…ESPN’s mic’d-up segments during MLB broadcasts were successful last year. It picked up where it left off Thursday with Alex Bregman of the Astros. Bregman, who wears No. 2, said one of his favorite players as a kid was Derek Jeter. It was apparently a family affair. When Bregman made his Yankee Stadium debut, he said, his mother wore his jersey, but had a Jeter shirt underneath. Good stuff. … Speaking of Jeter, he confirmed what we previously reported: He will make his Fox Sports debut during the London Series on Saturday, June 24. Jeter can celebrate his birthday with King Charles III. The Captain turns 49 on June 26. … Aaaaaaaand Chris Russo’s son, Tim, is a graduate assistant on Danny Hurley’s staff as UConn goes for the national title on Monday night. I wrote a short story on it Sunday. … Frank Thomas is officially out at Fox Sports.
We had WWE CEO Nick Khan on the podcast last week. If you are reading this newsletter and haven’t listened to it yet, I recommend giving it a try. The reaction has been tremendous.
We asked Khan about WWE’s possible sale, and he said the market was robust and he couldn’t get into specifics. CNBC reported Sunday that WWE is being sold to Endeavor and will form a new publicly traded company.
Khan, who was one of the most influential sports media agents ever before going to WWE, had gems of information and some advice, including these words to live by: “Complaining is not a strategy.”
Let’s go over a few things he said.
1. He basically agreed with what we projected in this newsletter last week: The NBA’s next TV rights deal, which begins with the 2025-26 season, will include ESPN, Amazon, Warner Bros. Discovery and NBC.
Khan thought ESPN would go hard for WBD’s All-Star Game because of the hospitality component. It might happen, but I’ve had sources tell me it’s not necessarily a priority.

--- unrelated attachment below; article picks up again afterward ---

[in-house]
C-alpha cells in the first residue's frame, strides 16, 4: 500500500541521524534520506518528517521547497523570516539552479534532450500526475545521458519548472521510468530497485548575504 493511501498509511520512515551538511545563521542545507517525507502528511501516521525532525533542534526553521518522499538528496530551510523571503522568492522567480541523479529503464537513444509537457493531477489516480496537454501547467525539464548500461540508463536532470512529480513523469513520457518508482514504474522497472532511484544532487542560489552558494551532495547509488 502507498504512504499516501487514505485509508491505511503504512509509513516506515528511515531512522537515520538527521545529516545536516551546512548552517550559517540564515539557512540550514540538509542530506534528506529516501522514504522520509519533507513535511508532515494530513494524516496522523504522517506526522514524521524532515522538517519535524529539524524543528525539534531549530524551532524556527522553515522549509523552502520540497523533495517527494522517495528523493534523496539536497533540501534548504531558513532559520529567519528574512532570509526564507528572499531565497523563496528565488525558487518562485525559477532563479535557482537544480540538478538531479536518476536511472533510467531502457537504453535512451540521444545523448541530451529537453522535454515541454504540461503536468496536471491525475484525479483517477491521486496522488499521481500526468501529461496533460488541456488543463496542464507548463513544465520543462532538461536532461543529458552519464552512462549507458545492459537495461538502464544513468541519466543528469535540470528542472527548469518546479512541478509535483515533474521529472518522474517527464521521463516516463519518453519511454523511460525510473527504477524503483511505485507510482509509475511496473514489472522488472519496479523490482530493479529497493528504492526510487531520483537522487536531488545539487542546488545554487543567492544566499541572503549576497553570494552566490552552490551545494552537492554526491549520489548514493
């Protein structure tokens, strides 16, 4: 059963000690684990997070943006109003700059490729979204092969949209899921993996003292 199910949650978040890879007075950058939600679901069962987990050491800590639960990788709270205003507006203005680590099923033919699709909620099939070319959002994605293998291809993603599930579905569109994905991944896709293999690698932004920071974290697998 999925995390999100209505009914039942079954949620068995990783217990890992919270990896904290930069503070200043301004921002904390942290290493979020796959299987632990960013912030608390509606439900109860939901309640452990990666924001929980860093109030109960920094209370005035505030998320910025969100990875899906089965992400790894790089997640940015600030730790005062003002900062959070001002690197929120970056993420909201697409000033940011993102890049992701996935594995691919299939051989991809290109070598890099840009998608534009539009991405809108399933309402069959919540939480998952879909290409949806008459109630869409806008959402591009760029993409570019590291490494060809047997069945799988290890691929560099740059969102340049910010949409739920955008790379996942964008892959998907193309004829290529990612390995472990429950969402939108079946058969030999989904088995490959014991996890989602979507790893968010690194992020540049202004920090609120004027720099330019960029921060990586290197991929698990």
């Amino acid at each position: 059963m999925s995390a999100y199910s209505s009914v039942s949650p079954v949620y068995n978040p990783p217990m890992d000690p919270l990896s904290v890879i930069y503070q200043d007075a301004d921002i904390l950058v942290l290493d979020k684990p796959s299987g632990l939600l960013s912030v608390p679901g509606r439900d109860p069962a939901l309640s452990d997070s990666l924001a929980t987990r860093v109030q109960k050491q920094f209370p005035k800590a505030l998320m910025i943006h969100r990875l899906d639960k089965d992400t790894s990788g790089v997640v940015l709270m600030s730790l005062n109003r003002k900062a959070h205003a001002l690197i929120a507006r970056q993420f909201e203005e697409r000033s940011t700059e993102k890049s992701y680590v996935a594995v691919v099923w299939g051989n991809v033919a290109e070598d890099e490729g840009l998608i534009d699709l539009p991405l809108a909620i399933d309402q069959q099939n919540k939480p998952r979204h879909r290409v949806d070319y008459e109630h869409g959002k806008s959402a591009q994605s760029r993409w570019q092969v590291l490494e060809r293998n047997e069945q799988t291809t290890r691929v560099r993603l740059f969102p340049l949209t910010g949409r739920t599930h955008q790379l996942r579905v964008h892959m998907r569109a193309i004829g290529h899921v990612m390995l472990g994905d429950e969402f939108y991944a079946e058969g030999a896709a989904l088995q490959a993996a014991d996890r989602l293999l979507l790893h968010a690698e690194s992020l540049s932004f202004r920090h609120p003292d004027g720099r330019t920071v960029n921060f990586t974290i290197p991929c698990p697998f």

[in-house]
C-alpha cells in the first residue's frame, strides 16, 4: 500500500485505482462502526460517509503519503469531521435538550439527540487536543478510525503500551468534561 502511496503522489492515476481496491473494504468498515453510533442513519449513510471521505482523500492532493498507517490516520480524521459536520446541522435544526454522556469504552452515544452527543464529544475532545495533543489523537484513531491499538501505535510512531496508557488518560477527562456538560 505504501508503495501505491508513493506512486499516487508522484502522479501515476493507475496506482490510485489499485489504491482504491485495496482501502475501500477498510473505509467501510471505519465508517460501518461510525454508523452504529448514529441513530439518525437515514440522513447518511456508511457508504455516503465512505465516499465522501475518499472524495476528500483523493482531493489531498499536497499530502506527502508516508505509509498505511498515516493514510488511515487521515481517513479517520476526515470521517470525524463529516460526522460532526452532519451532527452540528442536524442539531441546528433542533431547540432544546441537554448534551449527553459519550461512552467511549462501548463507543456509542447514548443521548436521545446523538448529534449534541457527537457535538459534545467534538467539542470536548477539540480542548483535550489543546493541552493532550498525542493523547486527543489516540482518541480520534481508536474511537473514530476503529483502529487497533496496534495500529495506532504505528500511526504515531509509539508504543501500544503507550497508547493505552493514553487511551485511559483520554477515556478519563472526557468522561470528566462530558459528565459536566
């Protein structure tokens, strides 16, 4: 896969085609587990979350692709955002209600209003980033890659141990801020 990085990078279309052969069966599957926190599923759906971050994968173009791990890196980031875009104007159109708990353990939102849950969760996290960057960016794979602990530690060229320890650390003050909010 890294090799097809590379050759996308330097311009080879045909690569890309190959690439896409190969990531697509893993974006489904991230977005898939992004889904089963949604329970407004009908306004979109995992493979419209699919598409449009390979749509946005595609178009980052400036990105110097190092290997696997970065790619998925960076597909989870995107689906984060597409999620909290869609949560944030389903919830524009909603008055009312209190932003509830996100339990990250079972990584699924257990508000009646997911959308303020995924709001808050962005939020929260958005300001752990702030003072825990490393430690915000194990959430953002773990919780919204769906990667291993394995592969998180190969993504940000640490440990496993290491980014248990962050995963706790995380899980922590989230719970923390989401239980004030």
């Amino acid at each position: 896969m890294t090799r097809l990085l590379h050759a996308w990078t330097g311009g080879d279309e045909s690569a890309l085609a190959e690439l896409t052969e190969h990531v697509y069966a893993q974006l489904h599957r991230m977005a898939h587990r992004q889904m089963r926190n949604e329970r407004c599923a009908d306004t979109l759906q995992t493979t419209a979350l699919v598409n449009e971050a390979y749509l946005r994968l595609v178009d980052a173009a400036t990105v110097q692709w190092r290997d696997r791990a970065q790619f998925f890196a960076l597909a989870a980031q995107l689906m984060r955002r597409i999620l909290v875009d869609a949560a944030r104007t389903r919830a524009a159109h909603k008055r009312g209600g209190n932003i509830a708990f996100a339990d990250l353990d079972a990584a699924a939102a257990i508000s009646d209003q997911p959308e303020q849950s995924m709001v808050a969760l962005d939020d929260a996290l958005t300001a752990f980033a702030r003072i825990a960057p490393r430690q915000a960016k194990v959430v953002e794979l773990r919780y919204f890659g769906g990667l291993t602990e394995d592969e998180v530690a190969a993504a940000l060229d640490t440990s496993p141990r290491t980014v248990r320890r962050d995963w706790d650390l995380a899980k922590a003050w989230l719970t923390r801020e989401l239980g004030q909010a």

Khan also thought NBC and WBD could fight it out for Tuesday night rights with the idea, as I wrote, that Amazon Prime Video takes Thursdays. I had NBC following up “Sunday Night Football” with “Sunday Night Basketball.”
2. Khan, who was in the middle of ESPN’s deal for SEC rights when he was still at CAA, said he thought the Pac-12 had dropped the ball, while the Big 12 did a tremendous job cutting the line and doing extensions with ESPN and Fox.
His advice for the Pac-12 would be to do a short-term deal with high visibility. Of all the ways out of this Pac-12 predicament, it is the best one we’ve heard. Remember: Complaining is not a strategy.
3. Khan said he thought WBD and Comcast could make big moves to consolidate after the 2024 election, depending on whether a Republican or a Democrat wins the White House. Khan said no deals will get through under the current administration.
4. Khan said there is a good chance that wrestling star Roman Reigns goes to Hollywood, but that he would also continue working with WWE.
There was much more on the podcast, including Khan’s thoughts on when ESPN will go to direct-to-consumer and WWE’s prospects for its next TV deal.
Roger Clemens showed some potential as a game analyst on ESPN’s opening night broadcast of Astros-White Sox alongside Karl Ravech and Eduardo Perez.
Clemens was at his best when talking about the game. A lot of times with all-time greats, even ones with tarnished reputations such as Clemens, there is a tendency to talk about how he did it back in his day. A little of it is OK, but the best analysts talk about the present and incorporate yesteryear (see: David Cone, whom Clemens pinch-hit for because Cone was on YES).
Clemens used some fun jargon, but what stood out was his ability to dissect the pitches. And when he said something about, say, White Sox Opening Day starter Dylan Cease being filthy, his opinion has more weight.
Clemens made mistakes with performance-enhancing drugs and there have been consequences (he’s not in the Hall of Fame), but he was brazen — crazy? — enough to risk going to prison to prove whether he did them or not. There is no reason to prevent Clemens from doing more as a broadcaster. Maybe not full-time, but in guest spots.